* Q1 2012 earnings C$43.1 mln, up from C$37.2 mln Q1 2011
* EPS C$0.17, up from C$0.14
* Revenue C$427.9 mln vs C$366.4 mln
* Shares down as much as 4.3 pct on TSX (Recasts lead, adds detail from earnings call, mainly on military business)
TORONTO, Aug 10 (Reuters) - CAE Inc said on Wednesday (CAE.TO) that budget pressure in the United States and Europe could squeeze its military flight simulator business in the short term, and its shares dropped 3 percent.
The stock slid even after the Canadian company released quarterly results that strengthened, mostly on the back of its civil aviation business, especially in emerging markets.
“Given the recent U.S. government budget debate, the fiscal year 2012 defense budget appropriations process is less than certain,” Chief Executive Marc Parent said on a conference call.
Even so, Parent suggested the company may benefit over the long term as budget-conscious forces look to cut training costs by using more simulation.
CAE’s military business accounted for nearly half of its revenue in the first fiscal quarter ended June 30, and about 40 percent of its operating profit.
Profit during the quarter rose to C$43.1 million, or 17 Canadian cents a share, from C$37.2 million, or 14 Canadian cents, in the same period last year.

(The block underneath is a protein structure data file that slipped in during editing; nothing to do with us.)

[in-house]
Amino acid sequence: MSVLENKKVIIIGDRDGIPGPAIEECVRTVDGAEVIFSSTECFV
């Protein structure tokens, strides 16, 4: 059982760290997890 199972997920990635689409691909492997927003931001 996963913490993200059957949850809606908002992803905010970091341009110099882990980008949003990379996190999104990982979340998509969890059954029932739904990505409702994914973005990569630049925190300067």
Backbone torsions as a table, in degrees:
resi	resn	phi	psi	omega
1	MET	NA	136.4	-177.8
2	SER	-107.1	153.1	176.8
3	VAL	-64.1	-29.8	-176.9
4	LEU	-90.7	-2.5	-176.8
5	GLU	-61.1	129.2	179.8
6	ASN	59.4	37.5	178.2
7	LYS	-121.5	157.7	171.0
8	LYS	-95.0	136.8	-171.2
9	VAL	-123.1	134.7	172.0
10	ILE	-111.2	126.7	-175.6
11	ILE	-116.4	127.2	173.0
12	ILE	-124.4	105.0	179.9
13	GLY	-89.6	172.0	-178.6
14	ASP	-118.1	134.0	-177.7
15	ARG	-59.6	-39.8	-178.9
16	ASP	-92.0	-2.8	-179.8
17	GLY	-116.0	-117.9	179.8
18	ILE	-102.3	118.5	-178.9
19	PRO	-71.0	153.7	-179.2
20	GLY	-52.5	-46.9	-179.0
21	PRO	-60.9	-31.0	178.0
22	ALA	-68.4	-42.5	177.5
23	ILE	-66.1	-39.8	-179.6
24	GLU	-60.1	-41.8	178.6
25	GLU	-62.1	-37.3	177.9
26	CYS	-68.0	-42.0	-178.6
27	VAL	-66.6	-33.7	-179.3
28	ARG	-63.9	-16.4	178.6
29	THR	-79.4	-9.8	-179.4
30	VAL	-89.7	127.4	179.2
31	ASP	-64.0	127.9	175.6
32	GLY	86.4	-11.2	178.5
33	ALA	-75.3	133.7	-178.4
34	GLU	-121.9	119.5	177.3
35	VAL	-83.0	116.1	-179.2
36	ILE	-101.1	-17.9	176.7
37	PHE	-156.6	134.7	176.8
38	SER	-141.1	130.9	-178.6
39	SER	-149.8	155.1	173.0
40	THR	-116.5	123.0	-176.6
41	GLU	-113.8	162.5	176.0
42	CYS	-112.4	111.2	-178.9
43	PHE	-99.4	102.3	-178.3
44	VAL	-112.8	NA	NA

Revenue rose to C$429.7 million from C$366.4 million.
“Full-flight simulator sales are off to a strong start and we signed three pivotal joint venture agreements, including the total outsourcing of training by AirAsia, one of the world’s fastest growing airlines,” said Parent in a release.
Revenues also rose from the defense business, but that unit’s operating profit dipped on profit margin pressure and order delays.
The company reported operating losses of C$2.6 million, in what it calls its “new core markets.” That includes the sale of medical simulators, as well as modeling and planning technologies for the mining sector.
Shares were down 3 percent to C$11.48 on Wednesday afternoon on the Toronto Stock Exchange.
Reporting by Allison Martell; Editing by Frank McGurty